5) In contrast, the first President George Bush showed courage and patriotism.As a volunteer teenage combat pilot, he was shot down and rescued at sea.He resigned his NRA membership when its original mission of responsible gun ownership was replaced by fringe group agendas. President Bush also called for a kinder and gentler nation.It’s the antithesis of the fear-mongering NRA.Frank WicksSchenectadyMore from The Daily Gazette:Schenectady man dies following Cutler Street dirt bike crashEDITORIAL: Urgent: Today is the last day to complete the censusEDITORIAL: Beware of voter intimidationSchenectady department heads: Budget cutbacks would further stress already-stretched departmentsMotorcyclist injured in Thursday afternoon Schenectady crash The slaughter of 17 in a Florida school may be a tipping point. Major companies are suddenly dropping National Rifle Association (NRA) endorsements.A new generation of politicians might find the following to be a winning combination.1) Declare the NRA to be a terrorist organization. It enables assault weapons for mass killings of increasing frequency. Categories: Letters to the Editor, Opinion Meanwhile, repeated carnage in Australia has been stopped with buybacks.2) Claiming the Second Amendment allows assault weapons is ludicrous. A one-shot musket and bayonet were the weapons of our Founding Fathers.3) Debating age for ownership, banning bump stocks, background checks and arming teachers are red herrings.Responsible assault weapon ownership is an oxymoron.Anyone wanting one should be judged as too dangerous to have one.4) Samuel Johnson observed that patriotism is the refuge of scoundrels. Assault weapons are for cowards and fake patriots.The flag-waving NRA leader and the president of the United States both found ways to avoid military service.
The German Wolfsburg marked its 20-year-long play in Bundesliga, and hosted a group of footballers in 1997 who won the placement in the German elite and the All Star team.On the one side there were Roy Präger, Holger Ballwanz, Detlev Dammeier … who won the Bundesliga placement in 1997 and Zvjezdan Misimovic, Edin Dzeko, Josue, Martin Petrov, Naldo …, footballers who won the championship title.Edin Dzeko, arrived on Saturday in Wolfsburg saying the following:“I am 31 years old, but only on paper, but I feel better than ever. I have a three-year contract with Roma where I feel very good. However, one day I hope to return to Wolfsburg as a player – Dzeko said during the evening meal.“All I have done in my career I owe to Wolfsburg. If there was no Wolfsburg, there would be no Manchester City and Roma,” concluded Dzeko.Dzeko and Mismovic have recently been elected to the top 11 of Wolfsburg in the Bundesliga and Edin Dzeko got the most votes from the fans.(Source: faktor)
0Shares0000Wenger waves to the crowd as he takes his seat for one of his final home games in charge of Arsenal. © AFP / Ian KINGTONLONDON, United Kingdom, Apr 22 – Arsene Wenger decided to bring his 22-year reign as manager to a close to unite the club’s frustrated fanbase, the Frenchman revealed after a 4-1 victory over West Ham was played out in a surprisingly subdued atmosphere at the Emirates on Sunday.Wenger, 68, had come under growing pressure to go by supporters prior to making his decision public on Friday. Arsenal have won three Premier League titles and a record seven FA Cups under Wenger, but haven’t won the league for 14 years.The Gunners are on course for their worst-ever finish of Wenger’s reign in the Premier League as they languish in sixth, six points behind Chelsea, despite goals from Nacho Monreal, Aaron Ramsey and two late strikes from Alexandre Lacazette ensuring a comfortable victory over West Ham.“The fans did not give me the image of unity I want all over the world and that was hurtful because I think the club is respected,” said Wenger.“Overall, the image we gave is not what it is and not what I like.”In his programme notes Wenger reiterated his plea for the fans to get behind the team for the rest of the season with Arsenal still in with a chance of qualifying for next season’s Champions League via the Europa League.But there were only sporadic chants of “there’s only one Arsene Wenger” from the home support, whilst, continuing a trend in recent home games, empty seats could be seen around the Emirates.“I’m not resentful,” added Wenger. “I just feel if my personality is in the way of what I think our club needs, for me that is more important than me.”– Atletico await –Wenger can still sign off leaving the club in the Champions League by winning the Europa League, where Arsenal host Spanish giants Atletico Madrid in the first leg of their semi-final on Thursday.He named a strong side against West Ham with only Petr Cech, Jack Wilshere and Mesut Ozil missing from the expected XI to face Atletico in midweek.However, amidst a surprisingly low-key atmosphere in the circumstances, the visitors’ greater need for the points shone through with a bright start.Marko Arnautovic was denied from a narrow angle by David Ospina before Cheikhou Kouyate’s looping header came back off the top of the crossbar.However, Arsenal appeared a different side after the break to the one that laboured in the first half and Monreal put them ahead on 51 minutes by guiding Granit Xhaka’s corner into the bottom corner to punish some awful West Ham marking.West Ham manager David Moyes reacted by sending on Manuel Lanzini and Javier Hernandez from the bench and was rewarded almost instantly as the former’s cute through ball was smashed home by Arnautovic.Joe Hart did his chances of making England’s World Cup squad no harm with stunning saves from Xhaka and Danny Welbeck.However, he was caught flat-footed when Declan Rice ducked out the way of Aaron Ramsey’s cross eight minutes from time and the ball floated into the far corner.“Up until 82 minutes we were looking well worthy of a point,” said Moyes.“The young player makes a really poor mistake on the second goal. I hope he learns from it because he’s got big potential, but I think it really flattened the team.”And Arsenal piled on more mistery for the Hammers as Lacazette twice fired home from close range in the final five minutes.Defeat leaves West Ham still seven points above the relegation zone, but their chances of survival were boosted as Stoke failed to beat Burnley in a 1-1 draw to remain four points off safety.Badou Ndiaye had given the hosts the lead in the Potteries, but Ashley Barnes’s leveller just after the hour mark means Paul Lambert’s men need to win at least two of their remaining three fixtures to have any chance of beating the drop.0Shares0000(Visited 1 times, 1 visits today)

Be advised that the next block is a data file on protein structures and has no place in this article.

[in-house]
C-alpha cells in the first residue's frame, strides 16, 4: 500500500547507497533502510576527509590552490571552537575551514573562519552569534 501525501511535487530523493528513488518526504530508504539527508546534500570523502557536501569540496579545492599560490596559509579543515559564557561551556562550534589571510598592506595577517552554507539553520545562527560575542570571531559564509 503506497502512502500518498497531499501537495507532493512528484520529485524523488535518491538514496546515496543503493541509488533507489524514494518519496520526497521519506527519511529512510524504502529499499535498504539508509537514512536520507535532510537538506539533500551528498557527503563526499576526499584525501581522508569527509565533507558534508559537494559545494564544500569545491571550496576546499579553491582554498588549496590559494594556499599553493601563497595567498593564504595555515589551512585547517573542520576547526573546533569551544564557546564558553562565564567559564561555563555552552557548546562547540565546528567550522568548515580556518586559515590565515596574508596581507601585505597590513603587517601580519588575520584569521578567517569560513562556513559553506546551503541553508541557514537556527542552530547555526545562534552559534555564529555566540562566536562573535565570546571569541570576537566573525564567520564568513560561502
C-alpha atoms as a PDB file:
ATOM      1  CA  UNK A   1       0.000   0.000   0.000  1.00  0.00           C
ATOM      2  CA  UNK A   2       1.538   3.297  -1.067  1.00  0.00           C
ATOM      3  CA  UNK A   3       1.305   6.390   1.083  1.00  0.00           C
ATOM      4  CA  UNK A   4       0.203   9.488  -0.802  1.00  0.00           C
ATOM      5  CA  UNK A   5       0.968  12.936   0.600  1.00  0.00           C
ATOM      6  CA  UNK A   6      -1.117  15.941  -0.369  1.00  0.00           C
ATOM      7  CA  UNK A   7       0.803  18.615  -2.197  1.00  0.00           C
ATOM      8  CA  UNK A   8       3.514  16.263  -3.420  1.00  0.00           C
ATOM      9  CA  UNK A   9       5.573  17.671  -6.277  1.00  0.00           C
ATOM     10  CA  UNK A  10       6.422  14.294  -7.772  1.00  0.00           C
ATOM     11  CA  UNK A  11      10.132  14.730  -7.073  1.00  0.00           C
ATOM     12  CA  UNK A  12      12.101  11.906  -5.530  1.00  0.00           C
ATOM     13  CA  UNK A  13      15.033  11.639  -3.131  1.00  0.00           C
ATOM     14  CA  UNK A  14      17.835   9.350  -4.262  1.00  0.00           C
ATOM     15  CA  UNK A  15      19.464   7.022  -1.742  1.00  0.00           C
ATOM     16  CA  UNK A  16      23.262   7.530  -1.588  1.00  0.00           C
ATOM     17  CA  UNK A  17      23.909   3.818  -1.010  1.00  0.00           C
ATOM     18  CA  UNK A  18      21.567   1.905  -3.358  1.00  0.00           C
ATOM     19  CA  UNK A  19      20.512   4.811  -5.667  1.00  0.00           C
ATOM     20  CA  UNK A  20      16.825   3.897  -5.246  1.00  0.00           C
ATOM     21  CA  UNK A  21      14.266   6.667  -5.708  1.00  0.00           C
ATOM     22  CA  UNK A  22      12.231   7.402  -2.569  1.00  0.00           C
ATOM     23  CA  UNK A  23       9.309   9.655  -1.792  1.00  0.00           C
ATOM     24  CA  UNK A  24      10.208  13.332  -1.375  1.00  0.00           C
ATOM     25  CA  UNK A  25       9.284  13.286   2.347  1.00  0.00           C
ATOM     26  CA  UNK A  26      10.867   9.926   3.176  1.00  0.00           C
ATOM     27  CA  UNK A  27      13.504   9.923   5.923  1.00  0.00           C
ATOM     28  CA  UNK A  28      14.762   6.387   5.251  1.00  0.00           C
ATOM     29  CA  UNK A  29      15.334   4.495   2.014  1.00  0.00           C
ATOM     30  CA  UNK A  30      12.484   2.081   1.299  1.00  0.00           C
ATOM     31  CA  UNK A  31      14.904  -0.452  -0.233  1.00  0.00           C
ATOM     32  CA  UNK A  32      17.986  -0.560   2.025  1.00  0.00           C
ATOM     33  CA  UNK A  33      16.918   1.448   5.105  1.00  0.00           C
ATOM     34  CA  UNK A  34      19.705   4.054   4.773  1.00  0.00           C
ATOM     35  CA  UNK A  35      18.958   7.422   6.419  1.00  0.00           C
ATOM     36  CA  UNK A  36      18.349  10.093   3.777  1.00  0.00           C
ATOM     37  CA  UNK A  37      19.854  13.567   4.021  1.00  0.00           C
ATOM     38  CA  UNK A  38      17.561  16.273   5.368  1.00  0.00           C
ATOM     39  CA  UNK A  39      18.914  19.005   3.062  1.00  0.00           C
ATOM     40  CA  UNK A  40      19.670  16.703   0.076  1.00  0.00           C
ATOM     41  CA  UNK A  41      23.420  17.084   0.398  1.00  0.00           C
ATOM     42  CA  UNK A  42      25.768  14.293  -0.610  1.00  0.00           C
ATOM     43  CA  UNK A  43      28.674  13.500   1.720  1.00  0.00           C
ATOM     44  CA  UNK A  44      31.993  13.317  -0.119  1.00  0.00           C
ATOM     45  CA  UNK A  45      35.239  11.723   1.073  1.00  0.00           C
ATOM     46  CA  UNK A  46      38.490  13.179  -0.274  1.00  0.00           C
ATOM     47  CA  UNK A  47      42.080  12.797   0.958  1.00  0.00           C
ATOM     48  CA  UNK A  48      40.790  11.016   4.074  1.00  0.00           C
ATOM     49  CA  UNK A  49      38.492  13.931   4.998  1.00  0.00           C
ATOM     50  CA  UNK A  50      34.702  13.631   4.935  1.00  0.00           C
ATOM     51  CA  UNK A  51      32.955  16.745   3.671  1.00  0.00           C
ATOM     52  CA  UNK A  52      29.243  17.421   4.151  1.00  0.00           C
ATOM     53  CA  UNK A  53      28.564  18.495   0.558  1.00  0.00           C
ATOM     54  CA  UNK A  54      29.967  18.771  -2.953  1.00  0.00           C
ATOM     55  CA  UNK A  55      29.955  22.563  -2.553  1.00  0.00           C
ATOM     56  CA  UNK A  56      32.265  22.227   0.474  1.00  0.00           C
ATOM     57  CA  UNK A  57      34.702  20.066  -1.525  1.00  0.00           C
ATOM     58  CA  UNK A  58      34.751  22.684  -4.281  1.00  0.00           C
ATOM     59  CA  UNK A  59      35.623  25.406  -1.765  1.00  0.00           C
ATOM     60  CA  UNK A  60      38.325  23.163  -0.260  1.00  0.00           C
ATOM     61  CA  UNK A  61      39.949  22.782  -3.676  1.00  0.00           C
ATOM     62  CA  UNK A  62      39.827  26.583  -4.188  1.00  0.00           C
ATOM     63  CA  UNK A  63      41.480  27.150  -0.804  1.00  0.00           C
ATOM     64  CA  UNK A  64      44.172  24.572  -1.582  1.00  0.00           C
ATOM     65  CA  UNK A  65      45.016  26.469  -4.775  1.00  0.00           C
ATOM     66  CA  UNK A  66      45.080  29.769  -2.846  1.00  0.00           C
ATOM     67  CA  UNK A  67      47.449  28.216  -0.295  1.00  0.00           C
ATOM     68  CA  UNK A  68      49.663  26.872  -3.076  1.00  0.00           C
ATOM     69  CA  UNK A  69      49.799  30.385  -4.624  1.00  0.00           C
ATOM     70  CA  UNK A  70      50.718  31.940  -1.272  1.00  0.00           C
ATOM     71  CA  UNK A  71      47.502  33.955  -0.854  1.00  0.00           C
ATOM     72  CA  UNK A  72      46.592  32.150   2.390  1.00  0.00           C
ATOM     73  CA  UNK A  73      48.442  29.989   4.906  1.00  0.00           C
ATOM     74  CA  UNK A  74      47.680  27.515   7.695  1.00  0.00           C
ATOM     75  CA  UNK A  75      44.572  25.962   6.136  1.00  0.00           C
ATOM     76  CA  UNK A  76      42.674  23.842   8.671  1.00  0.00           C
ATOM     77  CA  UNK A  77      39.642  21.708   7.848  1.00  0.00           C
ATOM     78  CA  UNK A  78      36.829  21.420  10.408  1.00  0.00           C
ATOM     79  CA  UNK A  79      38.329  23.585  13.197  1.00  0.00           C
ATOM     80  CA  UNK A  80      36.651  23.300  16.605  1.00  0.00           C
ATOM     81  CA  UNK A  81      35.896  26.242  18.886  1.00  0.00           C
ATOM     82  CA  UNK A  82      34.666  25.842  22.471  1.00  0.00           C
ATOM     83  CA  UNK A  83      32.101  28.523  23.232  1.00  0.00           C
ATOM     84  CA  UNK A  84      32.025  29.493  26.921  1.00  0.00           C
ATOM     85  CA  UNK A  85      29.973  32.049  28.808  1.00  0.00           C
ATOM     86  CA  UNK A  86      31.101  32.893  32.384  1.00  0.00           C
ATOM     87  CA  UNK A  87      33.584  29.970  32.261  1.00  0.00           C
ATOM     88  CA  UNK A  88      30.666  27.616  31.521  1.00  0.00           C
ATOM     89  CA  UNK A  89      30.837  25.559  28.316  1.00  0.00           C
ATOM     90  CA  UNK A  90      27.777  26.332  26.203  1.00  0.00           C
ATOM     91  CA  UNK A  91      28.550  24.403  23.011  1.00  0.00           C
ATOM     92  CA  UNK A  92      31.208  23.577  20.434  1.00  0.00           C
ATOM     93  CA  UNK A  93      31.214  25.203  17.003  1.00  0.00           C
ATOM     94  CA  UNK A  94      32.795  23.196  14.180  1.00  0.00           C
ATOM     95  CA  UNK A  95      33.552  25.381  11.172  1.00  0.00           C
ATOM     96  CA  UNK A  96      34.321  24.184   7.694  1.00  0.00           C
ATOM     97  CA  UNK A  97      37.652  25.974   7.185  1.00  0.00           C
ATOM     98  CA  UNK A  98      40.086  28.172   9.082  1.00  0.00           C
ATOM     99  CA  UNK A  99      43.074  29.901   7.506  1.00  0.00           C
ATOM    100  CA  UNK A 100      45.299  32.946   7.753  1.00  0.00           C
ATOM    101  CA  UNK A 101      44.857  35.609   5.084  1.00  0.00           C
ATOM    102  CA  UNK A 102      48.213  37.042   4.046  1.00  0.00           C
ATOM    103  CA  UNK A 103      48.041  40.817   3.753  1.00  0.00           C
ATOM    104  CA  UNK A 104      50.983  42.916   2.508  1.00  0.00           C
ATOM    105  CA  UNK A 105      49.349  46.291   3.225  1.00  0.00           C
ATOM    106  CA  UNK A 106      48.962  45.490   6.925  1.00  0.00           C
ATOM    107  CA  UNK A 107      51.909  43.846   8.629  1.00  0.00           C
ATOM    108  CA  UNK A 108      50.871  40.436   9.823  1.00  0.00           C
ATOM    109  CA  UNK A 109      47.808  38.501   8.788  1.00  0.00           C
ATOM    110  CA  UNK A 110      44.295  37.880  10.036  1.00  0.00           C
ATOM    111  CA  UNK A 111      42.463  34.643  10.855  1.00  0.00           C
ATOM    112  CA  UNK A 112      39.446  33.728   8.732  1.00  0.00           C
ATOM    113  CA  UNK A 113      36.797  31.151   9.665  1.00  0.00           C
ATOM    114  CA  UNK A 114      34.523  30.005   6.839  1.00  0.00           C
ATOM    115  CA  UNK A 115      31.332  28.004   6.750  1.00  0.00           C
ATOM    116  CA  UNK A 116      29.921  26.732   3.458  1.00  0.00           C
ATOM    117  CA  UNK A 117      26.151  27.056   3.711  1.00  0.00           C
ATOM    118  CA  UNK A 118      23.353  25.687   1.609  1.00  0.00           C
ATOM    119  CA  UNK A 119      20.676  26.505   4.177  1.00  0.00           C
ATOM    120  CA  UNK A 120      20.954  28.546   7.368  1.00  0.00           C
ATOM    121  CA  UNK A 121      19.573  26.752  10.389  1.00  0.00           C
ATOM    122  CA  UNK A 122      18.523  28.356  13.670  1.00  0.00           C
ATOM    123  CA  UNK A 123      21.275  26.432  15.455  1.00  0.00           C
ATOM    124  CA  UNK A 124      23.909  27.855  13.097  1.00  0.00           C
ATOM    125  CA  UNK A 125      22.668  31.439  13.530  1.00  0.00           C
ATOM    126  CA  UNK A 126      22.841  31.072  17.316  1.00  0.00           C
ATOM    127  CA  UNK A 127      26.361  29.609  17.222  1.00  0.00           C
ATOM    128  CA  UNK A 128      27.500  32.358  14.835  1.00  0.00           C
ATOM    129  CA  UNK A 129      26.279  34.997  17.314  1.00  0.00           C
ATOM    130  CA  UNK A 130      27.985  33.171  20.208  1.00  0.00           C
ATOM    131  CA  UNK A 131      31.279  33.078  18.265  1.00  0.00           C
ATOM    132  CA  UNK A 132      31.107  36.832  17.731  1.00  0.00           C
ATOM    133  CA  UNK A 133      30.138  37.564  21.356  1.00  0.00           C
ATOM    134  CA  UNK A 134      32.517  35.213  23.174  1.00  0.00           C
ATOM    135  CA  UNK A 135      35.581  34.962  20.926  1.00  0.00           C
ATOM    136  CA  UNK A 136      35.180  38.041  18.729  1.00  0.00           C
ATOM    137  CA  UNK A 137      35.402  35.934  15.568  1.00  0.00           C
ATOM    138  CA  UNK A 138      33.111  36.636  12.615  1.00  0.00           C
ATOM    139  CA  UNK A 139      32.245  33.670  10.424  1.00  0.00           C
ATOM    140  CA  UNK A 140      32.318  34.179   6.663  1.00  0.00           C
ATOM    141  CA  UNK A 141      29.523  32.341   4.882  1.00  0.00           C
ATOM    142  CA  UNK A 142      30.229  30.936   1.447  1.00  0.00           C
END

When legislators way up there in the wilds of South Dakota passed a ban on abortion in February, it was easy to write it off as winter dementia. Obviously those snow-bound South Dakotans were desperate to get some attention by passing a law in direct opposition to the U.S. Constitution. (Hey, Supreme Court, look at me!!) What’s going on in Louisiana isn’t so easy to disregard, however, and not just because Hurricane Katrina’s still so fresh in the mind. The Legislature down in the Bayou State is following South Dakota’s lead and working on an even stricter ban on all abortions. The South Dakota version at least has some leniency built in for saving the life of the mother, but some Louisiana legislators oppose even that. And neither state’s abortion ban would make an exception for the 14-year-old girl raped by her uncle or the neighborhood pedophile. Perhaps the naive reasoning goes that since rape and incest are against the law, it will never happen. Aren’t laws great? Those border-enforcement ones have been working out so well. It won’t be long before other conservative-leaning states start getting the hint and outlawing abortion, too. They can’t actually enforce their impotent anti-abortion laws, but what a great way to provoke a reopening of the landmark Supreme Court case, Roe v. Wade. For the anti-abortion faction, the new conservative-leaning court is crying out for a revisiting of the 33-year-old ruling that did something no other single act ever did give American women the right to control their own bodies. Therein lies the real point of the debate. It isn’t really about abortion. Legal or not, desperate pregnant women will find a way to end their pregnancies, as they have through thousands of years of human history. No, this is really a smackdown of modern women who have gotten uppity in the past three decades once they were allowed to decide when and if to bear children, and with whom. Now, many are deciding not to marry at all. Clearly, something had to be done. Behind all the rhetoric about “baby killing” and “protecting the unborn,” there’s a deeper, angrier thread about the changing role of women and how it has disrupted those traditional, if mythical “family values.” Still, the strident will yell, “The babies must not die!” OK, OK. I think everybody agrees that the killing of babies, even teeny weeny cell-cluster ones, is definitely not cool. Abortions are terrible, horrible and painful things no more so than for the woman who goes through them. This message has gotten through. Fewer women and teenage girls are having abortions these days. Meanwhile, more women are choosing to have babies. Anyone with eyes or a subscription to People magazine has noticed there’s a baby boomlet on. And not just among celebrities like Britney and Angelina, who are making their “bumps” the red carpet accessory this year. (Celebrities would adopt full body veils if fashion dictated. “Next on ‘ET,’ Paris on burkas: “They’re hot!”‘) Official statistics bear out this trend among real people. Birth rates increased nationwide in 2004 over the previous year, according to the National Center for Health Statistics. What’s no doubt chilling to traditionalists is that of the 4.1 million births in 2004, the last year for which the NCHS has reported, a record number, or 1.5 million babies, were born to unmarried women. Considering that’s part of an upward trend, bet on the 2005 figures and 2006 increasing. Meanwhile, single women are now the largest segment of the home-buying population. Double yikes. Thus the backlash. And since it’s unseemly to come across as sexist, the “bad woman” debate has been sublimated into the “bad abortion” debate. After all, it was Roe v. Wade that started it all. It’s all so sadly predictable. Each period of women’s rights making strides was followed by a backlash. In the post-Civil War days, for example, when the women’s suffrage movement started gaining real ground and legitimacy, the growing self-determination of women was soon quashed. Men like Anthony Comstock, a crusader against “immorality,” which extended to condoms and medical anatomy textbooks, led the crackdown. It took another half-century of struggle before women finally got the right to vote. It appears inevitable that we’re headed to some sort of forced national debate on abortion. But we’d better be clear what it is we’re debating, and it’s not the children. Mariel Garza is a columnist and editorial writer for the Los Angeles Daily News. Write to her by e-mail at email@example.com AD Quality Auto 360p 720p 1080p Top articles1/5READ MOREOregon Ducks football players get stuck on Disney ride during Rose Bowl event160Want local news?Sign up for the Localist and stay informed Something went wrong. Please try again.subscribeCongratulations! You’re all set!